*Dr. Drew has weighed in with insight on Bobbi Kristina Brown’s medical condition amid claims from her father Bobbi Brown that she is “awake” form her coma.
Therapist to the stars Dr. Drew was joined on his show by CNN Legal Analyst Sunny Hostin and confirmed that even though Bobby said his daughter opened her eyes, she could still be “in a vegetative state.”
“They can have eyes open and be meaning and still have no relation or meaning with the outside world,” he said.
Hostin said that according to her sources within the family, the 22-year-old is no longer in a coma and no longer sedated, however, “she does still have a [tracheostomy tube] in her throat and her neurological condition has not changed over the past 12 weeks.”
“She doesn’t speak. She doesn’t respond to touch. She’s simply in the same, exact neurological condition that she has been in for the past few months,” Hostin continued and said. “That brain function just does not appear to be there.”
Dr. Drew also address fans who were upset with him for saying that Bobbi Kristina’s condition had not improved. He read a direct quote from her own grandmother, Cissy Houston, who proved his point that her health status was still the same as it had been when she was admitted to a hospital on Jan. 31.
“I have just returned from visiting my granddaughter Bobbi Kristina in the hospital and while she is no longer in a medically induced coma she has tracheotomy and according to the doctors she has global and irreversible brain damage and remains unresponsive. Meeting with the doctors and understanding that she can live in this condition for a lifetime truly saddens me.”
Bobby’s lawyer, Christopher Brown, also clarified his comments and said that yes, she has improved and “opened her eyes,” but she has a long way to go. …The quality of her life will not be known for years to come.”
Dr. Drew added, “She will be in a vegetative state. That’s highly predictable.”
According to Hollywood Life, Bobby Brown’s announcement is said to have put Cissy and the Houston family through “an emotional roller coaster.”
“Bobby saying Bobbi Kristina is awake is something we all wish for and want to be true but Bobby’s hurting Whitney [Houston’s] side of the family, especially the elders, with false signs of hope,” a source told the outlet last month, adding, “It killed Cissy to see Bobbi lying in that hospital bed lifeless. It nearly destroyed her. It was beyond excruciating for Cissy to sit and listen to doctors tell her that her granddaughter wasn’t going to make it.”
The insider said Houston had made peace with Bobbi Kristina’s grim prognosis. But when Bobby said that she was awake, she was tempted to go back into the “devastated” state of mind she was once in.
“Not again,” the insider said. “She’s old and doesn’t have enough fight in her to go through one more emotional roller coaster.”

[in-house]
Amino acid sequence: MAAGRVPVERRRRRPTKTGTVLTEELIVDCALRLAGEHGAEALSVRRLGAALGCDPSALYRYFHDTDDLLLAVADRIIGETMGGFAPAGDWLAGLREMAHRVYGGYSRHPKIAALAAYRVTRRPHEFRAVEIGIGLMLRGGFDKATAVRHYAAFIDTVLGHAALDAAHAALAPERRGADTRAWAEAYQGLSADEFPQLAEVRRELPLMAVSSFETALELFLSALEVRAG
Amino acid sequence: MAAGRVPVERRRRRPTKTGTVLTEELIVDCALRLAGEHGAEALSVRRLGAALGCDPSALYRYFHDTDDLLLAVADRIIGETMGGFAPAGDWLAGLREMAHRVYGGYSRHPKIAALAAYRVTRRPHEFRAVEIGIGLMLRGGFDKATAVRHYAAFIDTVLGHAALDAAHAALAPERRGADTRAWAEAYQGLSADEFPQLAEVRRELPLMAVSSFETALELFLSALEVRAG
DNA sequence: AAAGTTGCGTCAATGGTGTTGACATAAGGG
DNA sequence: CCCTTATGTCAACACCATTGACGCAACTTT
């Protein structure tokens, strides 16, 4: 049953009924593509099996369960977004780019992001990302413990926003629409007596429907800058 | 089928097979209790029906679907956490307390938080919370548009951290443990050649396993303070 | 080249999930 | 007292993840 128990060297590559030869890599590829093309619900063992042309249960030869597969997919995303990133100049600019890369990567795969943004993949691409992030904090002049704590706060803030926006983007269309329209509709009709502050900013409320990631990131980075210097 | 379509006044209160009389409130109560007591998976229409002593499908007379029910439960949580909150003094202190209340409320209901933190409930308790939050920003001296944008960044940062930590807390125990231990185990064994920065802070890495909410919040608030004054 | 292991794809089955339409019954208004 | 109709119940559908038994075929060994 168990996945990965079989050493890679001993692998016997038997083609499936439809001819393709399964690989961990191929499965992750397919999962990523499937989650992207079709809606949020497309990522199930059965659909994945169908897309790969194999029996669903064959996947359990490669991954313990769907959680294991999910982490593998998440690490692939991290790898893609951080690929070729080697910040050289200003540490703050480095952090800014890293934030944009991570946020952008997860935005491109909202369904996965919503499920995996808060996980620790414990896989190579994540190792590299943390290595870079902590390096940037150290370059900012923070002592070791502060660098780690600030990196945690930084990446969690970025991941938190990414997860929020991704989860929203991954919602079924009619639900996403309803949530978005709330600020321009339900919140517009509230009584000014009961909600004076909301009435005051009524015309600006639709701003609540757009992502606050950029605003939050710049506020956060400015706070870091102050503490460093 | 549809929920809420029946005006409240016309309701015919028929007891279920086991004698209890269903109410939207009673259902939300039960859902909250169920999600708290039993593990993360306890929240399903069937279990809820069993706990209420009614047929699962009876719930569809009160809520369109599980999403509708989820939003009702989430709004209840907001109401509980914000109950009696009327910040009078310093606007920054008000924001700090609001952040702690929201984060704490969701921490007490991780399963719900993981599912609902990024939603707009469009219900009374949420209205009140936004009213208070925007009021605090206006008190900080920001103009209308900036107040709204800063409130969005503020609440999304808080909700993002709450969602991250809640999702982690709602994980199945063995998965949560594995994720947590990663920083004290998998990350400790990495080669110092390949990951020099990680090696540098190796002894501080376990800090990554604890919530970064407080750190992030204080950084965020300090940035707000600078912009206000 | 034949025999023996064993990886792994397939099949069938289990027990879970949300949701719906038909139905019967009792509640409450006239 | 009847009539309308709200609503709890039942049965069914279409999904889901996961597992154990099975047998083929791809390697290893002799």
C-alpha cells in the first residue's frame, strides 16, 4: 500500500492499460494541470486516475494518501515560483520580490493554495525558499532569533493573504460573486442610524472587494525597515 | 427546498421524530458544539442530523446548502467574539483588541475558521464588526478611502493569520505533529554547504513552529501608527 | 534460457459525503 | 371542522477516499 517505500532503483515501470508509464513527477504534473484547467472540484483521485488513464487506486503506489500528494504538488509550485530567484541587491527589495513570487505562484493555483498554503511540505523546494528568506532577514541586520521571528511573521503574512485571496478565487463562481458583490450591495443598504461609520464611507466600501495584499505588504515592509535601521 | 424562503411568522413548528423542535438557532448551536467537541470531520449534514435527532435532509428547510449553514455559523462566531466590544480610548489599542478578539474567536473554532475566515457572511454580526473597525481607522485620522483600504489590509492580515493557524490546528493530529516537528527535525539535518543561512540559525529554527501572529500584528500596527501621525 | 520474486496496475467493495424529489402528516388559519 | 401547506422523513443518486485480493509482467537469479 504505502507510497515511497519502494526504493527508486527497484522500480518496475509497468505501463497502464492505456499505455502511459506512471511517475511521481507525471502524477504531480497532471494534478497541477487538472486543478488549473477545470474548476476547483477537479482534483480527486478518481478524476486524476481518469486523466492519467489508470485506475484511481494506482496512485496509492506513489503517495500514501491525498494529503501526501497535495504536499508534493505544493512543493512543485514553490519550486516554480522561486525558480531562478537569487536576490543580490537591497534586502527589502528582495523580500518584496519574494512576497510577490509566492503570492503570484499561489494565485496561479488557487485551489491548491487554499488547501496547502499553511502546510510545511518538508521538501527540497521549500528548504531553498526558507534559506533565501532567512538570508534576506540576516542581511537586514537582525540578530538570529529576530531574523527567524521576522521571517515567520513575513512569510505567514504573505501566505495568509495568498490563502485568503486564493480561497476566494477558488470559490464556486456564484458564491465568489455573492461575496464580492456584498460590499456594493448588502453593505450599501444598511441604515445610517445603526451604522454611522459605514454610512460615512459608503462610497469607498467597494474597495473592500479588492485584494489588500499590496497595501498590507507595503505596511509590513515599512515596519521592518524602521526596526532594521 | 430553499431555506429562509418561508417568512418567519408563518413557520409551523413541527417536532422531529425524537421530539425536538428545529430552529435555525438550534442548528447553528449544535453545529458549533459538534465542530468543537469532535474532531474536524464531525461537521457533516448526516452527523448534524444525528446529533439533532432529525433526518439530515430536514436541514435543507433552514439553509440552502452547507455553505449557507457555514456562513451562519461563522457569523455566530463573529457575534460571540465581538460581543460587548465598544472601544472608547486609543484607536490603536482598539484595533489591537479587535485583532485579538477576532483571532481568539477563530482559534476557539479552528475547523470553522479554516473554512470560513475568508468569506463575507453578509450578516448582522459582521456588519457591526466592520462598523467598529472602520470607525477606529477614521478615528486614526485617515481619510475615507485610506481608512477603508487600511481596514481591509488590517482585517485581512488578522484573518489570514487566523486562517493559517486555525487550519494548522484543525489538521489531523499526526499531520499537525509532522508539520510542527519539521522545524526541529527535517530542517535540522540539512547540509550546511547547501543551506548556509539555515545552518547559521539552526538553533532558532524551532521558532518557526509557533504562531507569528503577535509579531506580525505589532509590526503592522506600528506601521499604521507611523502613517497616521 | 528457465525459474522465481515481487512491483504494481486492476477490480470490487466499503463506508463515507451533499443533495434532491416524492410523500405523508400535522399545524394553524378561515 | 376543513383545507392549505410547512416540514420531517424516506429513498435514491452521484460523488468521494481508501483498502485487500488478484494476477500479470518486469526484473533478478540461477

Bobbi Kristina was discovered in her bathtub unconscious in Jan. 31. She was rushed to the hospital before being placed in a medically induced coma for about 12 weeks. The only child of Bobby Brown and late singer Whitney Houston was then transferred to a rehab facility where she is currently.
Dialyses Nurses: Prop 23 Poses Grave Threat to Black Patients
*Ahead of the November election, a group of dialysis nurses and patients have come out in strong opposition to California’s Proposition 23.
If passed, Proposition 23 would require all kidney dialysis clinics to have a physician, nurse practitioner or physician assistant on site during dialysis treatment. It would also prohibit clinics from reducing their services without state approval and make it illegal for them to refuse treatment for patients based on their insurance or payment source.
Although the proposition’s supporters say passing it would improve clinics across the board, opponents argue that requiring the presence of a physician at each clinic would force many clinics to shut down and increase healthcare costs for 80,000 California dialysis patients. Opponents also point out that the ballot measure would not require the physician to be a nephrologist or kidney specialist.
Dialysis is an important medical procedure for patients with kidney failure, with risk of death increasing by 30 % after one missed appointment. Patients need to attend a regular clinic to avoid complications in treatment that may arise if patients were forced to visit emergency rooms.
Opponents of Prop 23 argue that many smaller clinics would not be able to afford the new staffing requirements and would be forced to shut down, leaving dialysis patients without a regular clinic.
“They’re not going to be able to operate because they’re not going to be able to afford the additional expense of paying this doctor when some of these expenses could be utilized to improve the equipment we have and which basically impacts the improvement in the care of a patient. It’s a waste of money,” said Kim Bailey, an Inglewood-based dialysis nurse.
African Americans make up the majority of dialysis patients. According to the National Kidney Foundation, more than 35 % of all patients receiving dialysis for kidney failure in the U.S. are Black, even though Black people make up only 13.2 % of the U.S. population.